Following on from this, the story jumps ahead to 1949, two years after the events of A German Requiem. The two years haven’t been good to Gunther. No longer a detective, he’s now running a derelict hotel in Dachau bequeathed to him by his late father in law. Business is bad and, to make things worse, his wife is hospitalised – mentally broken by the death of her father. One day, an American solider shows up with a German hostage in tow. The American, Major Jacobs, claims his companion buried a wealth of jewels and goods in what is now the hotel’s gardens – artefacts stolen from the prisoners of the Dachau concentration camp. Gunther doesn’t mind – not when you consider the Americans are now in charge.

The results of this leave Gunther to decide to sell the hotel and return to his former life as a detective. Even four years after the war, there is still plenty of business for a detective to have. His initial jobs are fairly routine – usually tracing down people and evidence to help get imprisoned Nazis reduced sentences. In the midst of this, his wife finally dies in hospital. Broken and distraught, Gunther finds himself visited by a new client – a female, one formerly married to a man who ran one of the most notorious concentration camps of them all. Her husband disappeared after the war, and she’s looking to remarry. To do this, she needs confirmation her former husband is dead, and sets Gunther on the case.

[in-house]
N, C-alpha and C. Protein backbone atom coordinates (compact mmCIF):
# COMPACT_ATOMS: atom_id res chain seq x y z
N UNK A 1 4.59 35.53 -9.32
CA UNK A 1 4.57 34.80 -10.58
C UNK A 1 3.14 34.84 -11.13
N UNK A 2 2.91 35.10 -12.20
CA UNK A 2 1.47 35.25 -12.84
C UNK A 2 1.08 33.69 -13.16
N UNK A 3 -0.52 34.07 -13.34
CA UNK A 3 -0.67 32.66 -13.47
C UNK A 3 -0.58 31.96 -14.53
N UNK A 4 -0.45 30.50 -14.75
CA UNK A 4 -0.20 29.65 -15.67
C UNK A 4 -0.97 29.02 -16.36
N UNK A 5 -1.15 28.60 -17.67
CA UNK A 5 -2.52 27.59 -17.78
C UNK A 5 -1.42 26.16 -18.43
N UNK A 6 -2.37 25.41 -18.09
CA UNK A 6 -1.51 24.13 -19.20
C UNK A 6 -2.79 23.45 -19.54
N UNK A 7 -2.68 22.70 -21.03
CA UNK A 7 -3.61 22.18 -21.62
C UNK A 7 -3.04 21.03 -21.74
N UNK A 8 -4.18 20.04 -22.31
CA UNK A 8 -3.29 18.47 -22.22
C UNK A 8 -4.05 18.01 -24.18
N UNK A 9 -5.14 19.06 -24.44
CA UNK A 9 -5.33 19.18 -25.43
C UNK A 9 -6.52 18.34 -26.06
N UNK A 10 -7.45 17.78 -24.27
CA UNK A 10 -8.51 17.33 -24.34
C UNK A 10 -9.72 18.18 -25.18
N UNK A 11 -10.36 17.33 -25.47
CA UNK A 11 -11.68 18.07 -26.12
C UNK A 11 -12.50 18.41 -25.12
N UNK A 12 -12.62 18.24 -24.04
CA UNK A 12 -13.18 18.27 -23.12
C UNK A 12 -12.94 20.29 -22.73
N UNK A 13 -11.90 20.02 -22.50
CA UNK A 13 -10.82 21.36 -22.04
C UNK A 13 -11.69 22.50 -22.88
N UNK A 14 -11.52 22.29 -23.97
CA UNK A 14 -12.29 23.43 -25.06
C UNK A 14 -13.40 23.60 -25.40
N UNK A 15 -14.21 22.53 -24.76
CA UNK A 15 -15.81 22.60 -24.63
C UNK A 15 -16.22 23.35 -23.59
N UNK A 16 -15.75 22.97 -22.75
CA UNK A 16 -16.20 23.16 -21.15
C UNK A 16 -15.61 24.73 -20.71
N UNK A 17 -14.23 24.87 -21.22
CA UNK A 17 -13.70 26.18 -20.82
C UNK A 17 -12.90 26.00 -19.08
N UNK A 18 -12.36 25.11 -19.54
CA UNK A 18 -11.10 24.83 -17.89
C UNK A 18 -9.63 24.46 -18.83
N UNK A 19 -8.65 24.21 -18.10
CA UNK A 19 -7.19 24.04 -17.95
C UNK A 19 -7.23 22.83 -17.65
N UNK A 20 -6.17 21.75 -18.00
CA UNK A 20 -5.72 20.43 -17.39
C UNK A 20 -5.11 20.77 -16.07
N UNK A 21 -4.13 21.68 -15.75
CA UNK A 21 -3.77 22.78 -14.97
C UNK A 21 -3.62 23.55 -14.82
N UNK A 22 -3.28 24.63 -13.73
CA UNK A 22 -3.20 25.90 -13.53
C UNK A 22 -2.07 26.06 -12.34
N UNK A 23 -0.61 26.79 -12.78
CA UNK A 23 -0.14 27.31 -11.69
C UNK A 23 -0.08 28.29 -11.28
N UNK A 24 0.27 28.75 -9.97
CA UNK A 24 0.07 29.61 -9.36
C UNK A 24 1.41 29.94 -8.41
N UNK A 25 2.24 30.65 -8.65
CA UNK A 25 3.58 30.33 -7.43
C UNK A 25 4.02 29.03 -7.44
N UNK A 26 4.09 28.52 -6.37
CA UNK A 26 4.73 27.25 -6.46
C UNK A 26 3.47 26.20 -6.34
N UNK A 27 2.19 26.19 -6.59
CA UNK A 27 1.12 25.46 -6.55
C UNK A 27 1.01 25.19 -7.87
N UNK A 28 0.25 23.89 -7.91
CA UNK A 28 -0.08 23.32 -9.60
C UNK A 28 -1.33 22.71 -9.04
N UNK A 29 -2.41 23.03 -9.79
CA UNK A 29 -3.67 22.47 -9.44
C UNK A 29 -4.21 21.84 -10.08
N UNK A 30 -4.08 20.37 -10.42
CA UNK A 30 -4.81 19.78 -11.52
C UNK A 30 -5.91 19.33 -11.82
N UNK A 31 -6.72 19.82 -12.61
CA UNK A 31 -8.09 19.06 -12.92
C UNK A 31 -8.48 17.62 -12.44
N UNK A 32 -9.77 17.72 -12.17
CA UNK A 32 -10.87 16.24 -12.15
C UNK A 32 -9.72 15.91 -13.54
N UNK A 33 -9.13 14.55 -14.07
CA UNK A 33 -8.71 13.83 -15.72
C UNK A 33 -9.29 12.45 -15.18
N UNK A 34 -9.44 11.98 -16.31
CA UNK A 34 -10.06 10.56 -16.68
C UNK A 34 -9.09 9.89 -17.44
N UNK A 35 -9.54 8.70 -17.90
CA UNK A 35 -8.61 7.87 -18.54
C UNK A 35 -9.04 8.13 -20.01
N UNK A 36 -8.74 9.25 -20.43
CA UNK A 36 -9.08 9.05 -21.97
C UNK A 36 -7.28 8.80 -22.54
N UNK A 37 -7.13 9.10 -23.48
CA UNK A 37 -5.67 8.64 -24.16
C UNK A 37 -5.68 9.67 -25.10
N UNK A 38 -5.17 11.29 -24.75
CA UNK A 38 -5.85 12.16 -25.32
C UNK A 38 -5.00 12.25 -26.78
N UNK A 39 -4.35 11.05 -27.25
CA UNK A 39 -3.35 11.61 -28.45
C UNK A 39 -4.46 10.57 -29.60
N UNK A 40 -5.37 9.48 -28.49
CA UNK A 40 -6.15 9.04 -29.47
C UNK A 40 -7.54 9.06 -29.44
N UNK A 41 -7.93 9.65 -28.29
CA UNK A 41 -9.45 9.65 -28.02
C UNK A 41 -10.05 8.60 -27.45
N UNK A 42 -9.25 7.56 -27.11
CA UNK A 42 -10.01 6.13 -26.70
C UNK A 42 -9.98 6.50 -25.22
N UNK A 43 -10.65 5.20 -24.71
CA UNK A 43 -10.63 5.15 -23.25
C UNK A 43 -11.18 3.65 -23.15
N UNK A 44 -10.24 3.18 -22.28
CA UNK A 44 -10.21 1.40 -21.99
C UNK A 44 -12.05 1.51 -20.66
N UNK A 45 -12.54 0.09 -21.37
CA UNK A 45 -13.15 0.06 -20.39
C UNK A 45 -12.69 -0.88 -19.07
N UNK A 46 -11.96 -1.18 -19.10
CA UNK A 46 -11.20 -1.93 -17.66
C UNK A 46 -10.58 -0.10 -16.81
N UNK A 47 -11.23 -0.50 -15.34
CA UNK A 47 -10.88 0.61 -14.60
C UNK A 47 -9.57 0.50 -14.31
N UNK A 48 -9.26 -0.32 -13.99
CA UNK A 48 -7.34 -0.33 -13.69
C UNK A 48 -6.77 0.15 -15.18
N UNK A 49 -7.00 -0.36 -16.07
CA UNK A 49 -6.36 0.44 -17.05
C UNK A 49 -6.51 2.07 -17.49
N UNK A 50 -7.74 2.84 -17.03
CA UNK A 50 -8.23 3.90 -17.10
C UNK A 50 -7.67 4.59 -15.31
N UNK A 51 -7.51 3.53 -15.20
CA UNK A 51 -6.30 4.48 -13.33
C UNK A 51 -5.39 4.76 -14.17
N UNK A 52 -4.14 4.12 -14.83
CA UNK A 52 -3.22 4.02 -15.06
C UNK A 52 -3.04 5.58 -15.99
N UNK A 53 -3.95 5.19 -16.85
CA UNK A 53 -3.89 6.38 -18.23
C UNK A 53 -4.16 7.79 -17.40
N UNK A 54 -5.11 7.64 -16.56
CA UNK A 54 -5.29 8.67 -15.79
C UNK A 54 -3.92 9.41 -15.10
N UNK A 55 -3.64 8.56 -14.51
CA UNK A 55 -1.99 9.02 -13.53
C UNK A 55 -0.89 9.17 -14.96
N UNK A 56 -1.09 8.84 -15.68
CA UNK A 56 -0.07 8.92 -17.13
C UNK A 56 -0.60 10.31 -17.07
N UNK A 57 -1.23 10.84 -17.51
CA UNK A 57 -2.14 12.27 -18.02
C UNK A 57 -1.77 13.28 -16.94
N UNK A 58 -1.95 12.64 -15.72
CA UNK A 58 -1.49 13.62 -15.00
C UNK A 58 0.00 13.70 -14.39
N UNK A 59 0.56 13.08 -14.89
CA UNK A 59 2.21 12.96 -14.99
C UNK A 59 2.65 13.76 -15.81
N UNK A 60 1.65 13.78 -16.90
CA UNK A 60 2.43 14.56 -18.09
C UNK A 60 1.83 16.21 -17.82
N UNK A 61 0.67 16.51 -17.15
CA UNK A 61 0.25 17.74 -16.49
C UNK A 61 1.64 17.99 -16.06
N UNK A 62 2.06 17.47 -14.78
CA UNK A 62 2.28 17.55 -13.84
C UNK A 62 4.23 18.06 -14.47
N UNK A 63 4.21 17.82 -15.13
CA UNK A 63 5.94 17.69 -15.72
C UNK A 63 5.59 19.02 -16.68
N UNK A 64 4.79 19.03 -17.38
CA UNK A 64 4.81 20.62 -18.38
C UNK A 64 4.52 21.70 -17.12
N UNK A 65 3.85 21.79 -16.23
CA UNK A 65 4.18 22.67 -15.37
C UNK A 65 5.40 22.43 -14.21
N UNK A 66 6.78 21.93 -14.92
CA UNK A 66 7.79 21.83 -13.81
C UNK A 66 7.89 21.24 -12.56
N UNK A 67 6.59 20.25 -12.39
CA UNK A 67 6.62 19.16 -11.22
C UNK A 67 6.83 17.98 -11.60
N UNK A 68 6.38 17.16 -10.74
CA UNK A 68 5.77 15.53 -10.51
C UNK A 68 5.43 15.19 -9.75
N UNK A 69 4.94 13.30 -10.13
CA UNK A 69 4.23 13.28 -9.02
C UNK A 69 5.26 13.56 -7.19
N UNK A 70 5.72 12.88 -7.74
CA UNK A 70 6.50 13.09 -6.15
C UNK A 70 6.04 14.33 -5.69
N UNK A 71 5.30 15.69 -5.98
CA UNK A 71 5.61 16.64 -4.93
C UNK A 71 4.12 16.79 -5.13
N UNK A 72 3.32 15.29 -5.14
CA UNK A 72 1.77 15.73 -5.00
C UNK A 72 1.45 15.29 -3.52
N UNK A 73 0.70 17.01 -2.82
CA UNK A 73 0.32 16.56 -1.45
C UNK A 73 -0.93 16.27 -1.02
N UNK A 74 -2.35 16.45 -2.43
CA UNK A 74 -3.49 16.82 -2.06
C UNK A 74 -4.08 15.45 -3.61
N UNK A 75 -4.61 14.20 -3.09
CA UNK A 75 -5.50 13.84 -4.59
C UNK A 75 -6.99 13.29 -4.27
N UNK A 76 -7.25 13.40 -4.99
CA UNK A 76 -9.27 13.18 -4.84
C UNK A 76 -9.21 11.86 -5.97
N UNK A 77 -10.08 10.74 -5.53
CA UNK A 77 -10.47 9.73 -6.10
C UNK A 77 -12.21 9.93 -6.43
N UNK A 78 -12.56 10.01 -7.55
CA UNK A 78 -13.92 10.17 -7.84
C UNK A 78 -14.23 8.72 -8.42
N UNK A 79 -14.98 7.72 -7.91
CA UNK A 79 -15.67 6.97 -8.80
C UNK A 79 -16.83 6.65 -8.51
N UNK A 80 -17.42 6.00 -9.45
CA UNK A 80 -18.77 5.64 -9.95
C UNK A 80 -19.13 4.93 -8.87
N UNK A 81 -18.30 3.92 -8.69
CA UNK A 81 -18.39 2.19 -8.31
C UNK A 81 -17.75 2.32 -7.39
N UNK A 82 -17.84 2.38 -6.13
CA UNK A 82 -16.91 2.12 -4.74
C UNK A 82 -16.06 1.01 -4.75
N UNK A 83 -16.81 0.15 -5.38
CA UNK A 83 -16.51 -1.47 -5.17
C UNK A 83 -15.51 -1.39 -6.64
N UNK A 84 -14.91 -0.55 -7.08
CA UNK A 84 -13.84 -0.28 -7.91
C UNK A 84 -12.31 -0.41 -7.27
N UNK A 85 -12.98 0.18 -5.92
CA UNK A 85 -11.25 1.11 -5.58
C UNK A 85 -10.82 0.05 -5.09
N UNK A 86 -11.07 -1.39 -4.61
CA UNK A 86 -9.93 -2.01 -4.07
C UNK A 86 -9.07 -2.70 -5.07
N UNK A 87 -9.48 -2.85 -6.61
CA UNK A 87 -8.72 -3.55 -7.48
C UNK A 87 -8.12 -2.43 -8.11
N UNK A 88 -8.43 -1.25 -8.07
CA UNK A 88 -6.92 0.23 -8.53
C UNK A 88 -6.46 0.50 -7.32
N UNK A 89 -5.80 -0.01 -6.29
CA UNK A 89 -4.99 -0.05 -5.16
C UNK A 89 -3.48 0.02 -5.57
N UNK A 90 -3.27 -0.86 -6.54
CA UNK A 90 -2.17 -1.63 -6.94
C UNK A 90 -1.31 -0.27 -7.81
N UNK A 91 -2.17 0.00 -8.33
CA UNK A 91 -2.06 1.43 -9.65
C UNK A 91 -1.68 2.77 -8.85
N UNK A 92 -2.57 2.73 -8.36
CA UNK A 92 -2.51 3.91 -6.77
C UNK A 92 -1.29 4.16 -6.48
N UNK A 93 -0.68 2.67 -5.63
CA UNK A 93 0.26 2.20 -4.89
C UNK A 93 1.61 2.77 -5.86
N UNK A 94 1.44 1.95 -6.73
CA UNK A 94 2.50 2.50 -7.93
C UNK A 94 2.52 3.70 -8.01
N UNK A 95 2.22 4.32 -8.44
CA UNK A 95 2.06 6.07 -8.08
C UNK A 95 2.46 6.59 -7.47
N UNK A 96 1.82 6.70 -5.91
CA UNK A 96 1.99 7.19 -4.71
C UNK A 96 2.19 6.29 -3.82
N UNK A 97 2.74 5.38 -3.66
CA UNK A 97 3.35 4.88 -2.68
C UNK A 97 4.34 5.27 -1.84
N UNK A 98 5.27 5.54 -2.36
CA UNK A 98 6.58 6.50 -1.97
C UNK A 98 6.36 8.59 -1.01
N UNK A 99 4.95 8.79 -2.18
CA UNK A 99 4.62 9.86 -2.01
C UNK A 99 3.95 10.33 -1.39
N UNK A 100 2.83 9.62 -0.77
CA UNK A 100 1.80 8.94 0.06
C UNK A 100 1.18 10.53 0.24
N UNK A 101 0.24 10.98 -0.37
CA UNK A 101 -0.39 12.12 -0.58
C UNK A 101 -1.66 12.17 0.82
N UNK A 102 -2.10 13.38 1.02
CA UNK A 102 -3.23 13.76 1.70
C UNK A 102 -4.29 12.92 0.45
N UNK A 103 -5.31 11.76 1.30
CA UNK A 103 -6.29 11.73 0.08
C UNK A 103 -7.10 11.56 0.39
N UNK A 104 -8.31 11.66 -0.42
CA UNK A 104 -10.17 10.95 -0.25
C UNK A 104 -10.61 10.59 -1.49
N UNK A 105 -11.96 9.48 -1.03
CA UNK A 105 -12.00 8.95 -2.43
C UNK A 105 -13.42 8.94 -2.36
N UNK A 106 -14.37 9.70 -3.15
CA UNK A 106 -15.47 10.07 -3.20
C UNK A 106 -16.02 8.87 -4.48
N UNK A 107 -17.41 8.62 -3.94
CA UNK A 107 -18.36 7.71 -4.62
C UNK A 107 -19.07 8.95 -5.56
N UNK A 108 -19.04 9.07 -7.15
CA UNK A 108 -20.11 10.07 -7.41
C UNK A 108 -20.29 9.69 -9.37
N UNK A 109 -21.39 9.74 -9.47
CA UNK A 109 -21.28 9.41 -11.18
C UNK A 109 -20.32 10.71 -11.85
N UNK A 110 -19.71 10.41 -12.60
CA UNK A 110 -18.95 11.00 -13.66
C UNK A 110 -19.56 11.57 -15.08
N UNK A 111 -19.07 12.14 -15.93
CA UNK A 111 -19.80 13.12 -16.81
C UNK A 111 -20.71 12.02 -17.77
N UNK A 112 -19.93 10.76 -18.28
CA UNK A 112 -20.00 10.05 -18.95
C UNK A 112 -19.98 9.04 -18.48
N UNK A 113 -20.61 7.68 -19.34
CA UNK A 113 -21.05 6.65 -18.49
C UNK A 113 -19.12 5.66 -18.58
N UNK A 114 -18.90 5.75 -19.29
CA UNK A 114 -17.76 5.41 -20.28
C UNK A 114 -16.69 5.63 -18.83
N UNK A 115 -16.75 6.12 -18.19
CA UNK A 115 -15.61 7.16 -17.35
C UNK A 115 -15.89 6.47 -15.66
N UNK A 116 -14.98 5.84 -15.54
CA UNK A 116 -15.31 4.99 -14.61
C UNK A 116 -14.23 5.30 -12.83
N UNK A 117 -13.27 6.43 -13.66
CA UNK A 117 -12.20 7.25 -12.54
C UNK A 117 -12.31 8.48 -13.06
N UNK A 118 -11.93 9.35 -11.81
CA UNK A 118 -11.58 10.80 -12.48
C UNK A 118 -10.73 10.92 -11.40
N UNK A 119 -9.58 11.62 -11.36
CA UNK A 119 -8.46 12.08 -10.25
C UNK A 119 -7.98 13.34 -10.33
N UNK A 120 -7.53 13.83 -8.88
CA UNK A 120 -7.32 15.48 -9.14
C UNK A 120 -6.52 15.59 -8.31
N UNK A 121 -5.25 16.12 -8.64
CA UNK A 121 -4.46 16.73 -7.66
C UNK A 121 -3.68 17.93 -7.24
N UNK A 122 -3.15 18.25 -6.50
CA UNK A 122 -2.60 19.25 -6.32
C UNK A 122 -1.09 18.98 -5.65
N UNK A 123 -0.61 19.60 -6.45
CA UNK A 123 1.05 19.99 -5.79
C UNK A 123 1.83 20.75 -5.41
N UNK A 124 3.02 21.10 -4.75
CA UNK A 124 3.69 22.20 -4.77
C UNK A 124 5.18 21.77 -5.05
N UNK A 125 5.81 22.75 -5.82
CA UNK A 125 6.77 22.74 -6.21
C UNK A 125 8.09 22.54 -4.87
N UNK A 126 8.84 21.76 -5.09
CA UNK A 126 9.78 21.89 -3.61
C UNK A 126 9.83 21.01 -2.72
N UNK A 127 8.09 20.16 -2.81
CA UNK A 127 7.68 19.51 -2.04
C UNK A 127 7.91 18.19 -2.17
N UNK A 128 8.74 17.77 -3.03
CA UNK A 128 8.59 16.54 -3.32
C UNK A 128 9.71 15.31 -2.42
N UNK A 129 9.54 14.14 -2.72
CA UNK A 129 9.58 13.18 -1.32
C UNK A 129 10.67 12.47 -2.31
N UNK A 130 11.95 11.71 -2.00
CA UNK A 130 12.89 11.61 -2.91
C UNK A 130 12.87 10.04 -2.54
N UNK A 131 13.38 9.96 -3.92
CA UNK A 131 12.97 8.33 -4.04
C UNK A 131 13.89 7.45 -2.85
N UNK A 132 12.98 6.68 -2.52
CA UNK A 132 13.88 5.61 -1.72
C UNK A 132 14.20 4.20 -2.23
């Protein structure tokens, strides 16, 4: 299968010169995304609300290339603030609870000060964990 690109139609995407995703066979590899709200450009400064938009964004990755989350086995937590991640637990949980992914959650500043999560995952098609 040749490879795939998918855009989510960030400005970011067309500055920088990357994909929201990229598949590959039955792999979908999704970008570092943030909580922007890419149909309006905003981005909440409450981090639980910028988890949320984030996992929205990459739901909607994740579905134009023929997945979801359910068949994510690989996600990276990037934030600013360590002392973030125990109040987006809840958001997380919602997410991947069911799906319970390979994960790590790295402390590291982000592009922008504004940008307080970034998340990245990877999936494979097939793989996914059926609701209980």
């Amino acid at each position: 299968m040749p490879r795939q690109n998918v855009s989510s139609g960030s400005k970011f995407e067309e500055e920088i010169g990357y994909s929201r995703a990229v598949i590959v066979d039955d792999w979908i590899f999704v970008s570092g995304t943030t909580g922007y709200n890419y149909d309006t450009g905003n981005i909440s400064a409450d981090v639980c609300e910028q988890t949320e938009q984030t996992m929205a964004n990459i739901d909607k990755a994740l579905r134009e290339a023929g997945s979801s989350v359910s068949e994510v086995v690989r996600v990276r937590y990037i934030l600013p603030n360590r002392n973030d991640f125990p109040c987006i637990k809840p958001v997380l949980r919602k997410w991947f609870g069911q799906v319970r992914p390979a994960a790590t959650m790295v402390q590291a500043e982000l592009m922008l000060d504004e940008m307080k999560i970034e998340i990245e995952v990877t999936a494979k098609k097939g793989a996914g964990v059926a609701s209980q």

With his routine efficiency, Gunther finds the information he needs. But not without stepping on the toes of Germany’s remaining underground organisations. For his troubles, Gunther is kidnapped, tortured and warned off of the case. Left to recover with a pair of medical professionals, Gunther’s investigations continue and he delves into the hidden circles of Germany’s remaining Nazis, and their attempts to escape from persecution, hoping to find redemption in the lands of Argentina and America. He eventually finds himself the victim of an elaborate criminal conspiracy, forced to take the identity of a wanted Nazi after a carefully crafted set up leaves Bernie Gunther a wanted man for a pair of murders. Gunther does manage to crack his case, but not without expense, and he is forced to flee the world of war-torn Europe and join his fellow fleeing Germans to a new life in Argentina.